Skip to Main Content

Source: Official Guide for the GMAT 13th Ed. Problem Solving; #163 Official Guide for the GMAT 2015 14th Ed. Problem Solving; #163


If n = (33) + (43), what

If n = (33) + (43), what is the units digit of n?

2 Explanations



Could you please kindly help to understand why do we convert exponent value in to multiple of 4? Thank you

Apr 24, 2017 • Comment

Cydney Seigerman, Magoosh Tutor

Happy to help :)

It turns out that for exponents of a given base, the units digit follows a repeating pattern. When we determine this pattern, we can use it to find out where the pattern will be at the desired power.

In this practice problem, the units digit of both numbers is 3. So, we will want to look at the exponents of 3 to find the pattern that the units digit will follow:

3^1 = 3
3^2 = 9
3^3 = 27
3^4 = 81
3^5 = 243

We can see that there are 4 different values the units digits can be when the base number ends in 3:

3, 9, 7, or 1

So, we can consider groups of 4 to help us figure out at which point of the pattern we will be given the exponents in the problem:

33^43 --> we can repeat the pattern 3, 9, 7, 1 a total of 10 times. In the 11th cycle of the pattern, we have

33^41 --> ends in 3
33^42 --> ends in 9
33^43 --> ends in 1

43^33 also has a base (43) that ends in 3. So, we will use the same pattern of 4. In this case, we can repeat the pattern 3, 9, 7, 1 a total of 8 times. In the 9th cycle, we have

43^33 --> end in 3

In both cases, the 4 comes from the number of different possible units digits for exponents of a number than ends in 3.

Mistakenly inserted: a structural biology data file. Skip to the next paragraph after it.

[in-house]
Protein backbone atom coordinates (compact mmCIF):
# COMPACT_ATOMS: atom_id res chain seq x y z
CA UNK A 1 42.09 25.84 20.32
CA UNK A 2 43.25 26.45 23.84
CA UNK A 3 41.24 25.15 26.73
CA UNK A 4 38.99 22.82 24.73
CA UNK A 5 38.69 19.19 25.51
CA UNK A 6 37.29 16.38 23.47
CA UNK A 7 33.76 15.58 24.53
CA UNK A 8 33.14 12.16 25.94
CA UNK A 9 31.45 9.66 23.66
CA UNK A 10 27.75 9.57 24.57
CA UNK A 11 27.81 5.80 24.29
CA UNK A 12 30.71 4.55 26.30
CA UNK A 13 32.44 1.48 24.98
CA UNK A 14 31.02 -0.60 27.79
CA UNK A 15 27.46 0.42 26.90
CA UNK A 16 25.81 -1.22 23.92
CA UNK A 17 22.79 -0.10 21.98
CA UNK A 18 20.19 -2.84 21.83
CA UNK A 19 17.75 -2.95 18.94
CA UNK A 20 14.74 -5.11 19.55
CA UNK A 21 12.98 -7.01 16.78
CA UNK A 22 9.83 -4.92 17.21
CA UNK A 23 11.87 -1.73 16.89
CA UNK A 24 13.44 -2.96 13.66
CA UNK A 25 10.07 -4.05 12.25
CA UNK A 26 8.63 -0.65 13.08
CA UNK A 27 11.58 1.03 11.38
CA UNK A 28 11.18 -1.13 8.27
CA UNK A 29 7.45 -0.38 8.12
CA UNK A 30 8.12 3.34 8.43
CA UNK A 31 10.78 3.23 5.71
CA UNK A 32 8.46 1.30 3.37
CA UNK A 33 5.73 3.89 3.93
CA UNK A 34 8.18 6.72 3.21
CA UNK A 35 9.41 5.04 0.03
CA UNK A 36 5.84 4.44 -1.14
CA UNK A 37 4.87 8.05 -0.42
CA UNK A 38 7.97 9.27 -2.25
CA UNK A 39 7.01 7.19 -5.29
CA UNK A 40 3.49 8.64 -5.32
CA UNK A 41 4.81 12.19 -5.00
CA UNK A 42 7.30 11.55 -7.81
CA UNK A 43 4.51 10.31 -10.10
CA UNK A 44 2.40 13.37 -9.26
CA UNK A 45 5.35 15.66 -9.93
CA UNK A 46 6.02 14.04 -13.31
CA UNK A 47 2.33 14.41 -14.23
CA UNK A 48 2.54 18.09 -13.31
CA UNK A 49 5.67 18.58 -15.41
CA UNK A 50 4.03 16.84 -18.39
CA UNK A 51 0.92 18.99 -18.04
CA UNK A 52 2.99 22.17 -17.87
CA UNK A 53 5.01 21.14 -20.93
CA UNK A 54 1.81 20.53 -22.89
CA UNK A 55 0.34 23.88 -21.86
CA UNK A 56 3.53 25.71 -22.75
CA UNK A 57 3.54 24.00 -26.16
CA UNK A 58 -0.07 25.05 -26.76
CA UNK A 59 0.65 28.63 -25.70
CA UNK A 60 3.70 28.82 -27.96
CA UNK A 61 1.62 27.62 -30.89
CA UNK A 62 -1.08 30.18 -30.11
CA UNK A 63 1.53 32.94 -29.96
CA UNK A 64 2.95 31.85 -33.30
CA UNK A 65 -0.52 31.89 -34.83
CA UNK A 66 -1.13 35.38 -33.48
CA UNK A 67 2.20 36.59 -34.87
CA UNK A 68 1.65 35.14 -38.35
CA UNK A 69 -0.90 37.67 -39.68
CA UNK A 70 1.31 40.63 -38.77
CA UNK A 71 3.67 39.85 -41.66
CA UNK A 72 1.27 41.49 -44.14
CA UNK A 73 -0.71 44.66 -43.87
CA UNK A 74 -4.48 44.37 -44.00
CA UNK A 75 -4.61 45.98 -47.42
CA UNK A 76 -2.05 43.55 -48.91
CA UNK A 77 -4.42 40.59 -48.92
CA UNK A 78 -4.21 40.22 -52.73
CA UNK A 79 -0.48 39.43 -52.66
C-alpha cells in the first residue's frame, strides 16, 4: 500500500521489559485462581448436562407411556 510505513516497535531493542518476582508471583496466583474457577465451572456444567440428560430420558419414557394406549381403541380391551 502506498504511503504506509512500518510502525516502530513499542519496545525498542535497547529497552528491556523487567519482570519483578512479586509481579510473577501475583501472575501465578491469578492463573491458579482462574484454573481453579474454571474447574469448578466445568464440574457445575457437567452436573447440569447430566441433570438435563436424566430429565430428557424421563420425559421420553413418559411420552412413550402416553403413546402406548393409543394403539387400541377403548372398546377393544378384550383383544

I hope this clears up your doubts :)

Apr 24, 2017 • Reply

Michael Onyemelukwe

For 3^(40), 40 is also divisible by 5. Why don't we say 3^40 ends in 3?

Jul 25, 2017 • Reply

Cydney Seigerman, Magoosh Tutor

Happy to clarify, Michael :)

When dealing with unit digit questions, we focus on the pattern of unit digits. In the case of 3, the unit digit follows a pattern that includes 4 terms: 3, 9, 7, 1. So, to calculate how many times we've gone through the pattern, we can divide the exponent by the number of terms. That's why we hone in on that 40 is divisible by 4 rather than 5. This shows us that to reach 3^43, we've gone through the pattern of unit digits 10 times. And we start the pattern over with 3 for the next exponent, 3^41. From there, as I explain above, we find that 33^43 falls in the third position and will therefore end in 1. :)

I hope this clears up your doubts!

Jul 30, 2017 • Reply


Gravatar Mike McGarry, Magoosh Tutor

Dec 28, 2013 • Comment

Add Your Explanation

You must have a Magoosh account in order to leave an explanation.

Learn More About Magoosh

Official GMAT Material

Official Guide for GMAT Review 2016

Official Guide for the GMAT 13th Ed.

Official Guide for the GMAT 2015 14th Ed.

Nova's GRE Prep

Official Guide for the GMAT 12th Ed.

Revised GRE PDF 2nd Ed.

Section 5.3 Problem Solving

Section 5.3 Problem Solving

Improve Your Score

Magoosh GMAT is an affordable online course for studying the GMAT.

Learn More About Magoosh

Share Post